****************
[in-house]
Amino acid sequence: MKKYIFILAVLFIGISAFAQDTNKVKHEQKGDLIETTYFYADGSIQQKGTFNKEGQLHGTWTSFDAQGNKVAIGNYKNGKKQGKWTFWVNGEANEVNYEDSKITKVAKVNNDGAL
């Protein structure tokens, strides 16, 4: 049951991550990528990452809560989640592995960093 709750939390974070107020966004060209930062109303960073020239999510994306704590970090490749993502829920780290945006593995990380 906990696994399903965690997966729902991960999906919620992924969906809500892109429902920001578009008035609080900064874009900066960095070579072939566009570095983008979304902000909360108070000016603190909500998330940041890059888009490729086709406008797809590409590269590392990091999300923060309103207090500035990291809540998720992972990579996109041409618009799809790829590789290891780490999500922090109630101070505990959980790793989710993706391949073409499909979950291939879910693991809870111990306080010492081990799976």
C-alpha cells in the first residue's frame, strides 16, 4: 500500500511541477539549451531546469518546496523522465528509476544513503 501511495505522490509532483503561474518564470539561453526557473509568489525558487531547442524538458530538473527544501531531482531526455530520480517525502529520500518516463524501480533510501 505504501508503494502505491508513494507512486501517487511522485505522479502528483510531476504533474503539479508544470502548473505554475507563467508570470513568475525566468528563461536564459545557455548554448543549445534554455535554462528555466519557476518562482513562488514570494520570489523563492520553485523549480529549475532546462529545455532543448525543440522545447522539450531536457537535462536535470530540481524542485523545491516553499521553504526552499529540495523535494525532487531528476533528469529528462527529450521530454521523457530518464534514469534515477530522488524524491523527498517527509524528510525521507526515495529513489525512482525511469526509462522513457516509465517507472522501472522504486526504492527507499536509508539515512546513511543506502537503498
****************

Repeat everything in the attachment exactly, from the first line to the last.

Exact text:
[in-house]
Amino acid sequence: MKKYIFILAVLFIGISAFAQDTNKVKHEQKGDLIETTYFYADGSIQQKGTFNKEGQLHGTWTSFDAQGNKVAIGNYKNGKKQGKWTFWVNGEANEVNYEDSKITKVAKVNNDGAL
């Protein structure tokens, strides 16, 4: 049951991550990528990452809560989640592995960093 709750939390974070107020966004060209930062109303960073020239999510994306704590970090490749993502829920780290945006593995990380 906990696994399903965690997966729902991960999906919620992924969906809500892109429902920001578009008035609080900064874009900066960095070579072939566009570095983008979304902000909360108070000016603190909500998330940041890059888009490729086709406008797809590409590269590392990091999300923060309103207090500035990291809540998720992972990579996109041409618009799809790829590789290891780490999500922090109630101070505990959980790793989710993706391949073409499909979950291939879910693991809870111990306080010492081990799976």
C-alpha cells in the first residue's frame, strides 16, 4: 500500500511541477539549451531546469518546496523522465528509476544513503 501511495505522490509532483503561474518564470539561453526557473509568489525558487531547442524538458530538473527544501531531482531526455530520480517525502529520500518516463524501480533510501 505504501508503494502505491508513494507512486501517487511522485505522479502528483510531476504533474503539479508544470502548473505554475507563467508570470513568475525566468528563461536564459545557455548554448543549445534554455535554462528555466519557476518562482513562488514570494520570489523563492520553485523549480529549475532546462529545455532543448525543440522545447522539450531536457537535462536535470530540481524542485523545491516553499521553504526552499529540495523535494525532487531528476533528469529528462527529450521530454521523457530518464534514469534515477530522488524524491523527498517527509524528510525521507526515495529513489525512482525511469526509462522513457516509465517507472522501472522504486526504492527507499536509508539515512546513511543506502537503498